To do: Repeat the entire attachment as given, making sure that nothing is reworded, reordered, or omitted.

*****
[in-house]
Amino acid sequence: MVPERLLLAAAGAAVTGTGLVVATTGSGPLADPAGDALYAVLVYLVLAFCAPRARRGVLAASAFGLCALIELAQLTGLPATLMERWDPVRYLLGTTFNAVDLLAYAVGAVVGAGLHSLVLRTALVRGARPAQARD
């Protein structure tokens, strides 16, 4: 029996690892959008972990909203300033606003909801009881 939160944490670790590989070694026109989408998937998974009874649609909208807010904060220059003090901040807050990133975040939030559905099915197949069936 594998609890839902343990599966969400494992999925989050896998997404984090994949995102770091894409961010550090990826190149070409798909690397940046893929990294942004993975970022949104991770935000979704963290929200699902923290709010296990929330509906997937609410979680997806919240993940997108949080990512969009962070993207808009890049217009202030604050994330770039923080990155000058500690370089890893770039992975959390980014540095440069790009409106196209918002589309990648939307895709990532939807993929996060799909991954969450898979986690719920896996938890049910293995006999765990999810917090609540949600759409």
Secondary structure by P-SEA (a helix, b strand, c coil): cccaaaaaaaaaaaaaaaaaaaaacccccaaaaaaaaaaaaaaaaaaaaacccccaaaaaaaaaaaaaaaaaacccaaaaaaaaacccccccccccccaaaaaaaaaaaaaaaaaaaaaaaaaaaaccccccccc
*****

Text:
[in-house]
Amino acid sequence: MVPERLLLAAAGAAVTGTGLVVATTGSGPLADPAGDALYAVLVYLVLAFCAPRARRGVLAASAFGLCALIELAQLTGLPATLMERWDPVRYLLGTTFNAVDLLAYAVGAVVGAGLHSLVLRTALVRGARPAQARD
């Protein structure tokens, strides 16, 4: 029996690892959008972990909203300033606003909801009881 939160944490670790590989070694026109989408998937998974009874649609909208807010904060220059003090901040807050990133975040939030559905099915197949069936 594998609890839902343990599966969400494992999925989050896998997404984090994949995102770091894409961010550090990826190149070409798909690397940046893929990294942004993975970022949104991770935000979704963290929200699902923290709010296990929330509906997937609410979680997806919240993940997108949080990512969009962070993207808009890049217009202030604050994330770039923080990155000058500690370089890893770039992975959390980014540095440069790009409106196209918002589309990648939307895709990532939807993929996060799909991954969450898979986690719920896996938890049910293995006999765990999810917090609540949600759409």
Secondary structure by P-SEA (a helix, b strand, c coil): cccaaaaaaaaaaaaaaaaaaaaacccccaaaaaaaaaaaaaaaaaaaaacccccaaaaaaaaaaaaaaaaaacccaaaaaaaaacccccccccccccaaaaaaaaaaaaaaaaaaaaaaaaaaaaccccccccc